Tips for Getting Involved in New Student Orientation from an OL

An orientation leader (OL) is given the important task of meeting new freshmen and providing insight of what life is like at the University and encouraging campus involvement.

Junior Rachel Conners had the privilege of being an OL for the past two years and said that it is a positive experience for the leader and students alike. 

She wanted to give something back to the University, a home away from home. “I had an overwhelmingly positive experience at my orientation, and I wanted to be part of the process of giving the fun experience I had to other students,” said Conners. “I was also interested in being there for students who were more apprehensive about Monmouth or college in general. There is nothing more rewarding than making someone’s day or making a person feel at home at a place you love, so that was what ultimately led me to apply for the position.” 

This involves more than being there for students. Being a positive role model is of the utmost importance for all groups during the two day programs.  The difficult aspect of this is that while the groups of students rotate from week to week, activities can get repetitive for the leader.

“Orientation is essentially repetitive for the orientation leaders in that the schedule remains the same but the students are obviously different for each session. Keeping things interesting, fun, high-energy, and creative was a challenge we all faced at the start of a new session as it wasn’t all that new to us,” said  Conners.

All of the students are split into teams with two leaders each, determining where they will participate in various activities. Some of these include “I Got Involved” which highlights the many clubs and extra-curricular opportunities available. Icebreakers are used to get to know other students in the incoming freshman class and better familiarize themselves with the campus environment for the fall term.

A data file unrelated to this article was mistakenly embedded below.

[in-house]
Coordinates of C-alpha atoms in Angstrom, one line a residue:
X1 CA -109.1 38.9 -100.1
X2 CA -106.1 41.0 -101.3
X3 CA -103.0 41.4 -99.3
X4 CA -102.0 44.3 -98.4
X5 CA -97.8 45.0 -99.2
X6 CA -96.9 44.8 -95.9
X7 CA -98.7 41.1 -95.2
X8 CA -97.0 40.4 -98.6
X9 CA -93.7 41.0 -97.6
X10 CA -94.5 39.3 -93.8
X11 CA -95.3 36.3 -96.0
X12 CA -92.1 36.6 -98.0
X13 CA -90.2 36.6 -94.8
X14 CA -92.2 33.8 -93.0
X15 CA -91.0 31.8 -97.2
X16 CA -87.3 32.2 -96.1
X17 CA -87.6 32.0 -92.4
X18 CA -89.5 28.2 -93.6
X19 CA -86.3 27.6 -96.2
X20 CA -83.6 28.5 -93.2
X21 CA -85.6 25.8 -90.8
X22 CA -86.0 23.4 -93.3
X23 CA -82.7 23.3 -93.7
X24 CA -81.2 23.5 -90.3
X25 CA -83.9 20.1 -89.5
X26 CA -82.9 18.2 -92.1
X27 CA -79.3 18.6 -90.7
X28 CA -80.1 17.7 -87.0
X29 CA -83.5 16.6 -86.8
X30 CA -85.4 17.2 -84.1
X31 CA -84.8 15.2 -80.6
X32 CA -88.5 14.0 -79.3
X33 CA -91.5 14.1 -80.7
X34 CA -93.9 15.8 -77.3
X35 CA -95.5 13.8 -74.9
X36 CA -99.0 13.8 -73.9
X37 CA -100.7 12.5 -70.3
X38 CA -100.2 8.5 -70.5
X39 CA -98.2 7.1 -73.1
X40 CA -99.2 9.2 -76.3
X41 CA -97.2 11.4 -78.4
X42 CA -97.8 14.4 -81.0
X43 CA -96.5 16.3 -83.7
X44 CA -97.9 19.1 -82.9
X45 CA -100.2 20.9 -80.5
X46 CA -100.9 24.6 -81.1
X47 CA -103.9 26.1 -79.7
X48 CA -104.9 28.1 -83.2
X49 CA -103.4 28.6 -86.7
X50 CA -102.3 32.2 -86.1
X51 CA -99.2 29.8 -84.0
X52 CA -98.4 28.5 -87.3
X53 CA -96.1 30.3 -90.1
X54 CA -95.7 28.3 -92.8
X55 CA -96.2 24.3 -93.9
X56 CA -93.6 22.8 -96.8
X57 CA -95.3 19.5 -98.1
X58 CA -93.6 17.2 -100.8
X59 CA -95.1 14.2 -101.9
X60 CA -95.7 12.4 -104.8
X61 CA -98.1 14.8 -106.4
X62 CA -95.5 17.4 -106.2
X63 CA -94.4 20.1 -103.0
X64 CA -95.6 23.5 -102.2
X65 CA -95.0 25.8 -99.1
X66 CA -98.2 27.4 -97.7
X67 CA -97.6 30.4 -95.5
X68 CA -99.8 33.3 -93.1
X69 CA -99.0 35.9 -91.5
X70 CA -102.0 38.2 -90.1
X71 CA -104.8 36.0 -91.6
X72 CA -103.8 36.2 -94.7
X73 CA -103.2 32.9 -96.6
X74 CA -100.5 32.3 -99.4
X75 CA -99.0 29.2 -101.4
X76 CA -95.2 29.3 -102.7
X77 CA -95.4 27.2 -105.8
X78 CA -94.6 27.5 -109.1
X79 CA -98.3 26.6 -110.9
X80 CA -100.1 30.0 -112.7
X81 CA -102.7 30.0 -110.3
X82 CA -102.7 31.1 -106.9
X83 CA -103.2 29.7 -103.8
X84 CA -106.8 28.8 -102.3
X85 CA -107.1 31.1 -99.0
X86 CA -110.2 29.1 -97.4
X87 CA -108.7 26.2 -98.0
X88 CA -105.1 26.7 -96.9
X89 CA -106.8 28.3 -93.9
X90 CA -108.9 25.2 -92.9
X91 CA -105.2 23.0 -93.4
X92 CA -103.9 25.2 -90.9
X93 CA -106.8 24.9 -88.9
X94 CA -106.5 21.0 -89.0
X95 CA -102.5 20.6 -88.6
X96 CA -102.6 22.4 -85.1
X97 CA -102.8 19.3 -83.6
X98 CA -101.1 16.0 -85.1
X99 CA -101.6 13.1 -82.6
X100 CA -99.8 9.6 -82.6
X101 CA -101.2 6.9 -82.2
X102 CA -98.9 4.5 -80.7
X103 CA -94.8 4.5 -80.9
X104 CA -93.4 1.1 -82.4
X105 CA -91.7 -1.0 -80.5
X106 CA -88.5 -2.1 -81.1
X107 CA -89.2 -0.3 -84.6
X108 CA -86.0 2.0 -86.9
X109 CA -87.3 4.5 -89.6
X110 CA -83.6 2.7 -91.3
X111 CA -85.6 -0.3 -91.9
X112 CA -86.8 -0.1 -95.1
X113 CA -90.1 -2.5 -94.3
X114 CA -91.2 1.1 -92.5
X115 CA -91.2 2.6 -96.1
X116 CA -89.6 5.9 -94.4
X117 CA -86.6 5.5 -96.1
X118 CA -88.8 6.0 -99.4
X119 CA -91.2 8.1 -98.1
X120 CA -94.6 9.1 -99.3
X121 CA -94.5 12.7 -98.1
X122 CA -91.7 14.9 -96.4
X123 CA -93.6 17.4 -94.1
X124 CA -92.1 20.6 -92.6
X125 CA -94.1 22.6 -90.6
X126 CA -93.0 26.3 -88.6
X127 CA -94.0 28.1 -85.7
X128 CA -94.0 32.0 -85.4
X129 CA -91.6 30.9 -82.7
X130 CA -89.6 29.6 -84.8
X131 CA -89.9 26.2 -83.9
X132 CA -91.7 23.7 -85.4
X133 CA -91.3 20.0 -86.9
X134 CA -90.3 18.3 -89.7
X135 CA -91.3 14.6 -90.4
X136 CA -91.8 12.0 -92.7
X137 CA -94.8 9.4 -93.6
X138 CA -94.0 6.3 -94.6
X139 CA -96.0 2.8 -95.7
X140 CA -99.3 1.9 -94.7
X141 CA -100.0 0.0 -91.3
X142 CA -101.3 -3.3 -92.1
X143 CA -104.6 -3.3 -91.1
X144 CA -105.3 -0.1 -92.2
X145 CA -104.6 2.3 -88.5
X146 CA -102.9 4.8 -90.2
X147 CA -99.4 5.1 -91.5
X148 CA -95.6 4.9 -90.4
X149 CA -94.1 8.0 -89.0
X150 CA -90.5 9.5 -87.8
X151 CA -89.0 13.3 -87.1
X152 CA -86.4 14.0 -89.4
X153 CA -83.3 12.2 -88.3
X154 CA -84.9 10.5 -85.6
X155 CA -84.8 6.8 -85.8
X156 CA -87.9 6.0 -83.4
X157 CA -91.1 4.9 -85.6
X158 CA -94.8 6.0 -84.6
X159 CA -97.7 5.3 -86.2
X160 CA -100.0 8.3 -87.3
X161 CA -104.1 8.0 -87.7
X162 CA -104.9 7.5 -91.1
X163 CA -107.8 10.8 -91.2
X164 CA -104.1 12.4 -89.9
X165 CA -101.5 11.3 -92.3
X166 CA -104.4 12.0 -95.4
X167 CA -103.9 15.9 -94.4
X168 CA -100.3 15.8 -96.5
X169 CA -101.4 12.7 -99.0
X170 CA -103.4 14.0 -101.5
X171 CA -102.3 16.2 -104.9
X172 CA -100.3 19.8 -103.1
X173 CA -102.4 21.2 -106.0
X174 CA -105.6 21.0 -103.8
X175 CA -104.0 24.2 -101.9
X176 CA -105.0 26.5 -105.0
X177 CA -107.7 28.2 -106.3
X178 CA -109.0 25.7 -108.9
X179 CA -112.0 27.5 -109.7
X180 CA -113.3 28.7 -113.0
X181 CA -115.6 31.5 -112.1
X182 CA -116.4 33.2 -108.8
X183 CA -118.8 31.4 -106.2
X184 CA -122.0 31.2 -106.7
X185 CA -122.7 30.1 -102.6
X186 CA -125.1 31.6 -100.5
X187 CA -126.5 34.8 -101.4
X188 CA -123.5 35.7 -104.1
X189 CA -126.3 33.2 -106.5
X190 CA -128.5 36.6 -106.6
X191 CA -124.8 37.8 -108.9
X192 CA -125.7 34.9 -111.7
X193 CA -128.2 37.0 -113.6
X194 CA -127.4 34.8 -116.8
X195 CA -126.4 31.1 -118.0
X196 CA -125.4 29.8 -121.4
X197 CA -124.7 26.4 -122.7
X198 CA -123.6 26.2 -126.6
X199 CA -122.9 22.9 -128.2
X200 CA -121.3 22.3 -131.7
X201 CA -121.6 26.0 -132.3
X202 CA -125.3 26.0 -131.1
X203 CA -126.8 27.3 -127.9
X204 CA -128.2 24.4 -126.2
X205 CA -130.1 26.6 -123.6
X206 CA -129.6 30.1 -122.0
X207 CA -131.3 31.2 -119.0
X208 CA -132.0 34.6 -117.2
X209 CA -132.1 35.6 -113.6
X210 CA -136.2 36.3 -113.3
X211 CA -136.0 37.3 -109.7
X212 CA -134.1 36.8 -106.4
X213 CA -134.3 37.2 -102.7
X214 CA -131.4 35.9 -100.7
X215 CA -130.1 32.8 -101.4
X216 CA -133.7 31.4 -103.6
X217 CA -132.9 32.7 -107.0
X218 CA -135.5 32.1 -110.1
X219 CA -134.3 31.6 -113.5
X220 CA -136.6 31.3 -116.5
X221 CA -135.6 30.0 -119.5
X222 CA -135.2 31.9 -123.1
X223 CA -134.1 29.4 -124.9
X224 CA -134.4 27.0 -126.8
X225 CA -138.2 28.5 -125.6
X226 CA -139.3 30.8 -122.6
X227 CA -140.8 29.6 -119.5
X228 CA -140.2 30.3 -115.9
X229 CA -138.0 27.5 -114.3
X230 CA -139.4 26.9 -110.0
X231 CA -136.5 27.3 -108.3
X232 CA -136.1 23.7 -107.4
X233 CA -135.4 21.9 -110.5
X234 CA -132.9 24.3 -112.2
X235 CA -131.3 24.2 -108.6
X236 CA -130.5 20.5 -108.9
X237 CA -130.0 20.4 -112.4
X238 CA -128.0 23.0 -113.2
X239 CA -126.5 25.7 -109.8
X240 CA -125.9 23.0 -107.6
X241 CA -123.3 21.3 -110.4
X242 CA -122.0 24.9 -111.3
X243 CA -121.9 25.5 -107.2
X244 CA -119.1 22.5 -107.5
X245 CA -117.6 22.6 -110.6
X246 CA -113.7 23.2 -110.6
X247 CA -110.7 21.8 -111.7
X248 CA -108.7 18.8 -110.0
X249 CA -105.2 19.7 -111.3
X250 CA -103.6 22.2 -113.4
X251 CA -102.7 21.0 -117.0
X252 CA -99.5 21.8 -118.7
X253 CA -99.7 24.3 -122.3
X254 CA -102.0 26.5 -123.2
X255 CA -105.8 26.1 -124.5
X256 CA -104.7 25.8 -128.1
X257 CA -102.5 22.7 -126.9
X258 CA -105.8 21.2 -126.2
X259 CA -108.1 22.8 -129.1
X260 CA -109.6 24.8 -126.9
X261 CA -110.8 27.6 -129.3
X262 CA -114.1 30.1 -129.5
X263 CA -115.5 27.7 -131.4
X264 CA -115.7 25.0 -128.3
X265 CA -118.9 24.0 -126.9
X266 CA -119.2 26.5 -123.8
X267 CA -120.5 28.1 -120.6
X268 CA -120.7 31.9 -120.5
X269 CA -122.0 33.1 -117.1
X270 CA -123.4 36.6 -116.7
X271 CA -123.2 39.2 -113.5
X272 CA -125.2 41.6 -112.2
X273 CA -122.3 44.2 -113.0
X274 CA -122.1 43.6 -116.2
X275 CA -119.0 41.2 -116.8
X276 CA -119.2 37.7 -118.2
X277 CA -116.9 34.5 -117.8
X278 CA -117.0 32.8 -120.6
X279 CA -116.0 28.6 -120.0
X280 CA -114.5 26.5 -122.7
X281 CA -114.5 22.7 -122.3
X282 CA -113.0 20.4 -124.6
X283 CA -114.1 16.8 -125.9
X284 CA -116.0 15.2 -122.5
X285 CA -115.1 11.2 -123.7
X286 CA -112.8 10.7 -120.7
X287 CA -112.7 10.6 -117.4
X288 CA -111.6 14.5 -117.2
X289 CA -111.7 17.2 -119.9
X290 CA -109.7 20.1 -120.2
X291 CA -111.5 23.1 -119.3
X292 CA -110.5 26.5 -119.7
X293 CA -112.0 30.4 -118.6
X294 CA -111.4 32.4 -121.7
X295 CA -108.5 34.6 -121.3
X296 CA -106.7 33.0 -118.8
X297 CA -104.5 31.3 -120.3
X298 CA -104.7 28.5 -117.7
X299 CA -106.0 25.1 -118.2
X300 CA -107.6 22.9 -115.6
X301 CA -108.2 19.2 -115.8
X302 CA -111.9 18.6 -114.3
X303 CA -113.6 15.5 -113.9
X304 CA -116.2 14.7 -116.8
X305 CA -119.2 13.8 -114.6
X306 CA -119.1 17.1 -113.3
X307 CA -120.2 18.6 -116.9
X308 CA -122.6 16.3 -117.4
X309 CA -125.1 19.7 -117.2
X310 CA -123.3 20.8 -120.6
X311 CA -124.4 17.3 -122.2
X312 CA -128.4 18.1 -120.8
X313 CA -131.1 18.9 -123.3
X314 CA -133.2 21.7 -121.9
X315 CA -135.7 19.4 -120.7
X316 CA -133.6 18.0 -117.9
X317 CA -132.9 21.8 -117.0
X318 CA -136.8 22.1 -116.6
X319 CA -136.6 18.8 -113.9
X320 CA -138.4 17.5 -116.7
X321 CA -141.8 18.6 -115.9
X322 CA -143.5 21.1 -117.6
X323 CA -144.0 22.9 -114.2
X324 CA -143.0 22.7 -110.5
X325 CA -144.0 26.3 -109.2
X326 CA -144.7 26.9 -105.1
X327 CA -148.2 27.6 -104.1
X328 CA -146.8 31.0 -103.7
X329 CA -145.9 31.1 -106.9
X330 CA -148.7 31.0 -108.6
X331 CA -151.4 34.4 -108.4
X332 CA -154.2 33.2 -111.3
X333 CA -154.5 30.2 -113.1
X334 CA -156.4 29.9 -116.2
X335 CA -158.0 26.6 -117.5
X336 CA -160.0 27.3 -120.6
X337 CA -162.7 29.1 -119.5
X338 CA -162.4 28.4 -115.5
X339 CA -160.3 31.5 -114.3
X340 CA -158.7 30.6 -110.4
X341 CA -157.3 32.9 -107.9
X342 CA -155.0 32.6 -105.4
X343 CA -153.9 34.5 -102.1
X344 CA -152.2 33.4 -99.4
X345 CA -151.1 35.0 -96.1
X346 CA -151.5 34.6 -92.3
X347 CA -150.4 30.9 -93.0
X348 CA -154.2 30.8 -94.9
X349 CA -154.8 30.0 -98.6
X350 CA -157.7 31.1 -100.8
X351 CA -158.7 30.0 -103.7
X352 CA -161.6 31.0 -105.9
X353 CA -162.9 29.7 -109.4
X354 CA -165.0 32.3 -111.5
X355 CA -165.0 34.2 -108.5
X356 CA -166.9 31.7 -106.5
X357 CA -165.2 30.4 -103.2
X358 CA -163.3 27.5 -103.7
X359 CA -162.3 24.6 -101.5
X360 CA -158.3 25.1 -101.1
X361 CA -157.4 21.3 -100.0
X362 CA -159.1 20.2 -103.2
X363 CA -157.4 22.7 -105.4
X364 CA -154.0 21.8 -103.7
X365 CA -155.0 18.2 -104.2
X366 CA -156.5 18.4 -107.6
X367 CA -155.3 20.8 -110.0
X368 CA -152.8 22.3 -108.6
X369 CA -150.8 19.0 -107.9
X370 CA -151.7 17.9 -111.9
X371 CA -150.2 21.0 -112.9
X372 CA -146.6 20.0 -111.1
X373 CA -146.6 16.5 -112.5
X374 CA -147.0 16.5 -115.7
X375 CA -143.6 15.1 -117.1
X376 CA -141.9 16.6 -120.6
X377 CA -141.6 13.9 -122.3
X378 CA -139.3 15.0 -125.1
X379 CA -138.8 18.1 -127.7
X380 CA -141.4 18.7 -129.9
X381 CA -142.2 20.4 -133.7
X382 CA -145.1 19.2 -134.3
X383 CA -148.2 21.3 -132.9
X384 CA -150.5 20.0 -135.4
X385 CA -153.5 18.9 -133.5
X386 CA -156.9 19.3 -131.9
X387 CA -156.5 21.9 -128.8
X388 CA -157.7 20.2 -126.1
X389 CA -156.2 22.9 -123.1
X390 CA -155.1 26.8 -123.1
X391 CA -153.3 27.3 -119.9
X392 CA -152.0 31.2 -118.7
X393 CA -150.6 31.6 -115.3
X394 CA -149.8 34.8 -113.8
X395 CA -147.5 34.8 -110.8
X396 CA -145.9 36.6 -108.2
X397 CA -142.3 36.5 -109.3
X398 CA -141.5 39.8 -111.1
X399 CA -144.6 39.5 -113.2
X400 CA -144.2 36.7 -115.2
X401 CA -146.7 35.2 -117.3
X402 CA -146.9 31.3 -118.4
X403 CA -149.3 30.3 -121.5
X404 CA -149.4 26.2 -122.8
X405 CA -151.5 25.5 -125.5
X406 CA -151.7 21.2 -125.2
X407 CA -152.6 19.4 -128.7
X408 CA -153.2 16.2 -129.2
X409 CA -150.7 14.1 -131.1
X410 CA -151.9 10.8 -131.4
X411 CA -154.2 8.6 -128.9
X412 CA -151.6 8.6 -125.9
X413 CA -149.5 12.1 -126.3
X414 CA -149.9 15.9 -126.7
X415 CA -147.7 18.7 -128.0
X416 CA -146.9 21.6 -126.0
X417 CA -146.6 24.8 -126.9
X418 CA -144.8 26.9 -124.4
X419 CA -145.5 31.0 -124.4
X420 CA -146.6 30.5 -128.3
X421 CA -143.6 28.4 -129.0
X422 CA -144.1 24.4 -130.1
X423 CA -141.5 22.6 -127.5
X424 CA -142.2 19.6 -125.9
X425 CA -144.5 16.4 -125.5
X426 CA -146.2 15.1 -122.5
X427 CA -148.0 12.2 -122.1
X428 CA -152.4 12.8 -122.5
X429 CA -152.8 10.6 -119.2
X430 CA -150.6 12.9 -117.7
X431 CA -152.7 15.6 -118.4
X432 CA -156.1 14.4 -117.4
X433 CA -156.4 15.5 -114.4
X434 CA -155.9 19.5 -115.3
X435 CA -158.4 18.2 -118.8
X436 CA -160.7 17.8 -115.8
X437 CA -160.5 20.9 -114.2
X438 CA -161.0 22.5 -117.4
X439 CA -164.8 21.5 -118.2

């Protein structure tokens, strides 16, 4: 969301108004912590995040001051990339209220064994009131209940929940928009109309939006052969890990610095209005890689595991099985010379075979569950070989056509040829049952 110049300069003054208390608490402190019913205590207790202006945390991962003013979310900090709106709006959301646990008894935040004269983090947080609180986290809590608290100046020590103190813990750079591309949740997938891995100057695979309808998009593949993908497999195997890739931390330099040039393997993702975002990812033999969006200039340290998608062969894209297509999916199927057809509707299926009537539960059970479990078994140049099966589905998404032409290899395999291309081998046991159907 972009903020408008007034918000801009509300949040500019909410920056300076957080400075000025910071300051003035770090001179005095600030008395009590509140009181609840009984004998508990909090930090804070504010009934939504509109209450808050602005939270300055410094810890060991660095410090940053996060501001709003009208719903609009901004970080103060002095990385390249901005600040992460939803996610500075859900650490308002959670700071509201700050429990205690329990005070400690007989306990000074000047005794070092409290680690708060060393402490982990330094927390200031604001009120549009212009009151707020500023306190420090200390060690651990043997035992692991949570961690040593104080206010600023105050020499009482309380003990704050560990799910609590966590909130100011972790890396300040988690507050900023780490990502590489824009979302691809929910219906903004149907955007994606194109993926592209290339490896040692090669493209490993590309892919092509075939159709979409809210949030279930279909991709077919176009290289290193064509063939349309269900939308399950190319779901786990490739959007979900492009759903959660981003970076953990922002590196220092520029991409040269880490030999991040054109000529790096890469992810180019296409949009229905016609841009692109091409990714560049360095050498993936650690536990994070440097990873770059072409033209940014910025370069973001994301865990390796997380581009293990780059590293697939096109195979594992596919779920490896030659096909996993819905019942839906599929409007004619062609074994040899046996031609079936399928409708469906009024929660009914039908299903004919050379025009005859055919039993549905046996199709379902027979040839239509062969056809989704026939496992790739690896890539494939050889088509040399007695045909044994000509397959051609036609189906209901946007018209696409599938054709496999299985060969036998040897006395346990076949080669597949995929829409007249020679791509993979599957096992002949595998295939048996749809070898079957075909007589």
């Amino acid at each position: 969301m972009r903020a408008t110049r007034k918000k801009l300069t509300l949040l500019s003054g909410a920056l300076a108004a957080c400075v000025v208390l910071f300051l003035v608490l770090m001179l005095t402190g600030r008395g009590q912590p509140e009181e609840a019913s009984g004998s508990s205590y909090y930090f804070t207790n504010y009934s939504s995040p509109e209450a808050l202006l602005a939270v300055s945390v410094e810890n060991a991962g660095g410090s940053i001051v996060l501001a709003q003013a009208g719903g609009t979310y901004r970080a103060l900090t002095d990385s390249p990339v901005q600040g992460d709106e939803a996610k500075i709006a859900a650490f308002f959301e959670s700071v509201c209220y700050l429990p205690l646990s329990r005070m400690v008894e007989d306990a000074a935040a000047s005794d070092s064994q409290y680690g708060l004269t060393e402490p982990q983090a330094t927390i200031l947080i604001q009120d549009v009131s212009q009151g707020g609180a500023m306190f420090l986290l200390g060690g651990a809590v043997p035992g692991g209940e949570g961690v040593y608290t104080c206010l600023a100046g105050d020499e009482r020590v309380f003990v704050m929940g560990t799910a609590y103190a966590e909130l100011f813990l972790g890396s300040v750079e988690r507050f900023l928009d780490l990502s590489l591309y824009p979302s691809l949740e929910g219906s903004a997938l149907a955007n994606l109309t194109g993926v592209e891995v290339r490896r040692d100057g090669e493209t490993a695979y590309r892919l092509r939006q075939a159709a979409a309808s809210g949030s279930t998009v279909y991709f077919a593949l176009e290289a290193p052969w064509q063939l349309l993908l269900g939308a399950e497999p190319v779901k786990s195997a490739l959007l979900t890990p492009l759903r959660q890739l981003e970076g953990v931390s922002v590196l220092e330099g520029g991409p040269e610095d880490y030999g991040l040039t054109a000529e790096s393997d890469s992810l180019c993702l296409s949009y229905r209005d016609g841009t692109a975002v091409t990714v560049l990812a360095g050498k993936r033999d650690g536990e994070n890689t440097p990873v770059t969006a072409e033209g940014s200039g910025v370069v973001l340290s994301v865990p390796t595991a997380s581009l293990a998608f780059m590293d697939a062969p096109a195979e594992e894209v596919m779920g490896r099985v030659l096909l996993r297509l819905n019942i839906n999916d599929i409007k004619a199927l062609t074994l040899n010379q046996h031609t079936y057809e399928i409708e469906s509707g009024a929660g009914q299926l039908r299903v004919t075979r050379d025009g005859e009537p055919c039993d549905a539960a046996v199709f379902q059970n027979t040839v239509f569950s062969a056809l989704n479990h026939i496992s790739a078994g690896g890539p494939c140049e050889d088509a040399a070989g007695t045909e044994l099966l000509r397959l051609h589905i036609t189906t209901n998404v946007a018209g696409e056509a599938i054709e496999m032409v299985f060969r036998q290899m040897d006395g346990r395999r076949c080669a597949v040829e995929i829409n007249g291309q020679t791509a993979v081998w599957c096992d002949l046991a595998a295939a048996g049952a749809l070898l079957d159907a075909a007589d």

“The New Student Orientation Program traditionally consists of six two-day sessions in which there are six color groups of first year students that a pair of OL’s guide throughout their stay,” said Conners.

She added that OLs serve as role model students and educate the new incoming class all while making their first experience at the University unforgettable.

The Orientation Staff hosts activities and sessions with their group of students throughout the two days to assist in the transition from high school to college. They are encouraged to be empowered, engaged members of the campus community and to explore new opportunities.

Programs and activities include fun games as well as informational tours and sessions to make students aware of campus resources such as First Year Advising, the Writing Center, Career Services, Counseling and Psychological Services, Off Campus and Commuter Services, Residential Life, and Monmouth University Police. Food is provided and students can make their schedule with Student Advising according to Conners. 

Other major issues include students’ misconceptions about college and how to overcome them.   This is a constant challenge each week for the team as each group presents different concerns ranging to work load, activities and more.

Conners, who was a freshman at the new student orientation program a few years ago is well aware of this. Students may even begin to learn about themselves during the program well before the academic term begins.

“Occasionally new students have misconceptions about what college is going to be like from stories they have heard from those already attending school or even from television and movies,” said Conners. “It was our job to be honest about what a Monmouth experience is like and to point out what is accurate and inaccurate about their expectations.”

She added that each student has specific concerns and worries but common perceptions about college are that it is a lot of fun and also a time to find oneself.

“Also, some students think it is going to be an overwhelming amount of homework, which it can be at times, but nothing accepted students can’t handle with a little help from the Center for Student Success and other resources on campus,” said Conners.

Conners has gained a lot of experience giving back to the University as an orientation leader the past two summers, but it is the reward of starting new students off on a positive path to their college experience that is the greatest.